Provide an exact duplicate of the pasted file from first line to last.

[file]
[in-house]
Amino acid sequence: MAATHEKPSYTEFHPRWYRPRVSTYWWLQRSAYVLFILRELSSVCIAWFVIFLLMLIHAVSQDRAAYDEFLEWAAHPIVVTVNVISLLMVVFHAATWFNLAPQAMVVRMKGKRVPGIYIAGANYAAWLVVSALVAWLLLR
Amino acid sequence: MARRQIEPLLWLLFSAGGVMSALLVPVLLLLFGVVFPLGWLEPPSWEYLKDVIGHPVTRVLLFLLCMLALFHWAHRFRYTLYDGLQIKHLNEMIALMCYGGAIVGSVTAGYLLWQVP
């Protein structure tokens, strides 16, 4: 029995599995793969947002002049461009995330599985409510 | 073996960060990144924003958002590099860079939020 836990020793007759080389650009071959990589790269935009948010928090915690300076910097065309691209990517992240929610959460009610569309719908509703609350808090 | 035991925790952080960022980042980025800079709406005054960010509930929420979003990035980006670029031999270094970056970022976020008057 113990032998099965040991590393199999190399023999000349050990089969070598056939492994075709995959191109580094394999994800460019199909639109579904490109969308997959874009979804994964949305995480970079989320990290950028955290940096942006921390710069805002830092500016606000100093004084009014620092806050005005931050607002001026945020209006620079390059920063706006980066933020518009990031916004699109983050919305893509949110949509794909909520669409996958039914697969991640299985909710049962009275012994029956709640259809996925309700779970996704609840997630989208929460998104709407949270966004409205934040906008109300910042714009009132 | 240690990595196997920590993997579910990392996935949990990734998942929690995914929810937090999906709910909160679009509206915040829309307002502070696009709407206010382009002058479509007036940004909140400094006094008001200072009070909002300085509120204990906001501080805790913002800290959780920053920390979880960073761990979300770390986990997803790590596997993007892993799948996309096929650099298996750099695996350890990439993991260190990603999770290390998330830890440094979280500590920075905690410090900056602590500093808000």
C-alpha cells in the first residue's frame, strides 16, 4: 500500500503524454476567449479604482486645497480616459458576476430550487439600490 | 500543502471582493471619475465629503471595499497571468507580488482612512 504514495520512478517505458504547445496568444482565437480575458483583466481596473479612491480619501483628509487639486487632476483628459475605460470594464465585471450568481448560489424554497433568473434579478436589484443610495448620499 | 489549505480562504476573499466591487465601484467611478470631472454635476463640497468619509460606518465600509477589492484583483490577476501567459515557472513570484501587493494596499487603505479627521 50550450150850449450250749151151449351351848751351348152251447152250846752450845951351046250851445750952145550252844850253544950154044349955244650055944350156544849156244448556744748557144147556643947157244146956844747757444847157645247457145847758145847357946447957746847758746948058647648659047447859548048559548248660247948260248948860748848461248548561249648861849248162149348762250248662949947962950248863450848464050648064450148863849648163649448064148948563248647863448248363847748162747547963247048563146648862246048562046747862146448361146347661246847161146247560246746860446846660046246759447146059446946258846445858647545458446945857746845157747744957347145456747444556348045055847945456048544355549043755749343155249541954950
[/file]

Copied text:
[in-house]
Amino acid sequence: MAATHEKPSYTEFHPRWYRPRVSTYWWLQRSAYVLFILRELSSVCIAWFVIFLLMLIHAVSQDRAAYDEFLEWAAHPIVVTVNVISLLMVVFHAATWFNLAPQAMVVRMKGKRVPGIYIAGANYAAWLVVSALVAWLLLR
Amino acid sequence: MARRQIEPLLWLLFSAGGVMSALLVPVLLLLFGVVFPLGWLEPPSWEYLKDVIGHPVTRVLLFLLCMLALFHWAHRFRYTLYDGLQIKHLNEMIALMCYGGAIVGSVTAGYLLWQVP
């Protein structure tokens, strides 16, 4: 029995599995793969947002002049461009995330599985409510 | 073996960060990144924003958002590099860079939020 836990020793007759080389650009071959990589790269935009948010928090915690300076910097065309691209990517992240929610959460009610569309719908509703609350808090 | 035991925790952080960022980042980025800079709406005054960010509930929420979003990035980006670029031999270094970056970022976020008057 113990032998099965040991590393199999190399023999000349050990089969070598056939492994075709995959191109580094394999994800460019199909639109579904490109969308997959874009979804994964949305995480970079989320990290950028955290940096942006921390710069805002830092500016606000100093004084009014620092806050005005931050607002001026945020209006620079390059920063706006980066933020518009990031916004699109983050919305893509949110949509794909909520669409996958039914697969991640299985909710049962009275012994029956709640259809996925309700779970996704609840997630989208929460998104709407949270966004409205934040906008109300910042714009009132 | 240690990595196997920590993997579910990392996935949990990734998942929690995914929810937090999906709910909160679009509206915040829309307002502070696009709407206010382009002058479509007036940004909140400094006094008001200072009070909002300085509120204990906001501080805790913002800290959780920053920390979880960073761990979300770390986990997803790590596997993007892993799948996309096929650099298996750099695996350890990439993991260190990603999770290390998330830890440094979280500590920075905690410090900056602590500093808000």
C-alpha cells in the first residue's frame, strides 16, 4: 500500500503524454476567449479604482486645497480616459458576476430550487439600490 | 500543502471582493471619475465629503471595499497571468507580488482612512 504514495520512478517505458504547445496568444482565437480575458483583466481596473479612491480619501483628509487639486487632476483628459475605460470594464465585471450568481448560489424554497433568473434579478436589484443610495448620499 | 489549505480562504476573499466591487465601484467611478470631472454635476463640497468619509460606518465600509477589492484583483490577476501567459515557472513570484501587493494596499487603505479627521 50550450150850449450250749151151449351351848751351348152251447152250846752450845951351046250851445750952145550252844850253544950154044349955244650055944350156544849156244448556744748557144147556643947157244146956844747757444847157645247457145847758145847357946447957746847758746948058647648659047447859548048559548248660247948260248948860748848461248548561249648861849248162149348762250248662949947962950248863450848464050648064450148863849648163649448064148948563248647863448248363847748162747547963247048563146648862246048562046747862146448361146347661246847161146247560246746860446846660046246759447146059446946258846445858647545458446945857746845157747744957347145456747444556348045055847945456048544355549043755749343155249541954950